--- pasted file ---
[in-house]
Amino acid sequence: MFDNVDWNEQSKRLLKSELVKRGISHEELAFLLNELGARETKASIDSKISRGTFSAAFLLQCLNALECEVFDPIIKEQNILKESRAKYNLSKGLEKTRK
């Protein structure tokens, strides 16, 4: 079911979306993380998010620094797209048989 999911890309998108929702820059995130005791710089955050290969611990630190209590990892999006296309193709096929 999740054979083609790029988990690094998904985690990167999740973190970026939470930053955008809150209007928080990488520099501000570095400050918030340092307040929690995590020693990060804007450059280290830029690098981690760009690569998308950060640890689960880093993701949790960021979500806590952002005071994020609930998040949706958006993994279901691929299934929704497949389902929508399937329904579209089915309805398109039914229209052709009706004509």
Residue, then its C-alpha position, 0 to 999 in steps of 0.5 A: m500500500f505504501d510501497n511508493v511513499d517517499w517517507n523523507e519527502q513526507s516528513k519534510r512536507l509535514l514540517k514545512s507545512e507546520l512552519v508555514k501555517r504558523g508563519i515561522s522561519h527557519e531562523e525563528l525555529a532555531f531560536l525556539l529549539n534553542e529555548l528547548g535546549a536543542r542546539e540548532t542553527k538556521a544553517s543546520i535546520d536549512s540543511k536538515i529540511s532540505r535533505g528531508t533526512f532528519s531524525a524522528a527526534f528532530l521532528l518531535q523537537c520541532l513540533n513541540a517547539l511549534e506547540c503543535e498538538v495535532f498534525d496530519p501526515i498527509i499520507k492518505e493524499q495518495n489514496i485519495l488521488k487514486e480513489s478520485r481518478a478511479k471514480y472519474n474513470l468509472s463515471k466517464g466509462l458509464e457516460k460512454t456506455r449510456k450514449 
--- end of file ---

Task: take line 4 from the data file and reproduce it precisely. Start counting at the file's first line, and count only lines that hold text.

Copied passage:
Residue, then its C-alpha position, 0 to 999 in steps of 0.5 A: m500500500f505504501d510501497n511508493v511513499d517517499w517517507n523523507e519527502q513526507s516528513k519534510r512536507l509535514l514540517k514545512s507545512e507546520l512552519v508555514k501555517r504558523g508563519i515561522s522561519h527557519e531562523e525563528l525555529a532555531f531560536l525556539l529549539n534553542e529555548l528547548g535546549a536543542r542546539e540548532t542553527k538556521a544553517s543546520i535546520d536549512s540543511k536538515i529540511s532540505r535533505g528531508t533526512f532528519s531524525a524522528a527526534f528532530l521532528l518531535q523537537c520541532l513540533n513541540a517547539l511549534e506547540c503543535e498538538v495535532f498534525d496530519p501526515i498527509i499520507k492518505e493524499q495518495n489514496i485519495l488521488k487514486e480513489s478520485r481518478a478511479k471514480y472519474n474513470l468509472s463515471k466517464g466509462l458509464e457516460k460512454t456506455r449510456k450514449 